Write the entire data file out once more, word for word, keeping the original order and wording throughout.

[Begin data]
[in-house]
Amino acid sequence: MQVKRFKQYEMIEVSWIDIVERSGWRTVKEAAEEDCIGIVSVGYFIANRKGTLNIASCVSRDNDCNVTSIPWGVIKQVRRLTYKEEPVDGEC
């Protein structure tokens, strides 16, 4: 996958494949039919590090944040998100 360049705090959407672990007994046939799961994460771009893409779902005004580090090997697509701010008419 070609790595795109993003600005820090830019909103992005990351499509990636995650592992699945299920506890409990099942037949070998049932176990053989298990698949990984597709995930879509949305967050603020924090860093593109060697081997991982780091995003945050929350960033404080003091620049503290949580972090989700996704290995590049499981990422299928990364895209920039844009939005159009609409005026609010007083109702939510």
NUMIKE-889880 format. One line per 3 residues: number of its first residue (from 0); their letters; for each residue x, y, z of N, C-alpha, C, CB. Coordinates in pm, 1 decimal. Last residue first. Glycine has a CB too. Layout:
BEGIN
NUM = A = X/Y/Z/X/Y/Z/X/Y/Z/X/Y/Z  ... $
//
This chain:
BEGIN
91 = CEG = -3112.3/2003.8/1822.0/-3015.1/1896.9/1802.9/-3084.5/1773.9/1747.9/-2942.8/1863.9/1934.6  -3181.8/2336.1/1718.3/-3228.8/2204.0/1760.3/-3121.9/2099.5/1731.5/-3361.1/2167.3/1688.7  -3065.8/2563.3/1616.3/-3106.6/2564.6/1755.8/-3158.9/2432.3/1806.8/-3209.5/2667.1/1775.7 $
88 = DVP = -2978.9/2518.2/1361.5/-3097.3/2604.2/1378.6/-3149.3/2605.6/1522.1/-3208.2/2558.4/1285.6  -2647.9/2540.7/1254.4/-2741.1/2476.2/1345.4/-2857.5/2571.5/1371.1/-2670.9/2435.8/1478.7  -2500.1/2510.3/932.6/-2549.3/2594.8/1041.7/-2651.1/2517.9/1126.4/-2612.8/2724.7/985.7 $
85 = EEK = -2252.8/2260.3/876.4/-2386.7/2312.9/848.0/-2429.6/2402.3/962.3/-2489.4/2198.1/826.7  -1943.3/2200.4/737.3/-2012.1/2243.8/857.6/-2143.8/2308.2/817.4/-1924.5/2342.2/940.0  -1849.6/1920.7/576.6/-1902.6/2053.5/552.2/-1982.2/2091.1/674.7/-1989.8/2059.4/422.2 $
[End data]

[in-house]
Amino acid sequence: MQVKRFKQYEMIEVSWIDIVERSGWRTVKEAAEEDCIGIVSVGYFIANRKGTLNIASCVSRDNDCNVTSIPWGVIKQVRRLTYKEEPVDGEC
């Protein structure tokens, strides 16, 4: 996958494949039919590090944040998100 360049705090959407672990007994046939799961994460771009893409779902005004580090090997697509701010008419 070609790595795109993003600005820090830019909103992005990351499509990636995650592992699945299920506890409990099942037949070998049932176990053989298990698949990984597709995930879509949305967050603020924090860093593109060697081997991982780091995003945050929350960033404080003091620049503290949580972090989700996704290995590049499981990422299928990364895209920039844009939005159009609409005026609010007083109702939510």
NUMIKE-889880 format. One line per 3 residues: number of its first residue (from 0); their letters; for each residue x, y, z of N, C-alpha, C, CB. Coordinates in pm, 1 decimal. Last residue first. Glycine has a CB too. Layout:
BEGIN
NUM = A = X/Y/Z/X/Y/Z/X/Y/Z/X/Y/Z  ... $
//
This chain:
BEGIN
91 = CEG = -3112.3/2003.8/1822.0/-3015.1/1896.9/1802.9/-3084.5/1773.9/1747.9/-2942.8/1863.9/1934.6  -3181.8/2336.1/1718.3/-3228.8/2204.0/1760.3/-3121.9/2099.5/1731.5/-3361.1/2167.3/1688.7  -3065.8/2563.3/1616.3/-3106.6/2564.6/1755.8/-3158.9/2432.3/1806.8/-3209.5/2667.1/1775.7 $
88 = DVP = -2978.9/2518.2/1361.5/-3097.3/2604.2/1378.6/-3149.3/2605.6/1522.1/-3208.2/2558.4/1285.6  -2647.9/2540.7/1254.4/-2741.1/2476.2/1345.4/-2857.5/2571.5/1371.1/-2670.9/2435.8/1478.7  -2500.1/2510.3/932.6/-2549.3/2594.8/1041.7/-2651.1/2517.9/1126.4/-2612.8/2724.7/985.7 $
85 = EEK = -2252.8/2260.3/876.4/-2386.7/2312.9/848.0/-2429.6/2402.3/962.3/-2489.4/2198.1/826.7  -1943.3/2200.4/737.3/-2012.1/2243.8/857.6/-2143.8/2308.2/817.4/-1924.5/2342.2/940.0  -1849.6/1920.7/576.6/-1902.6/2053.5/552.2/-1982.2/2091.1/674.7/-1989.8/2059.4/422.2 $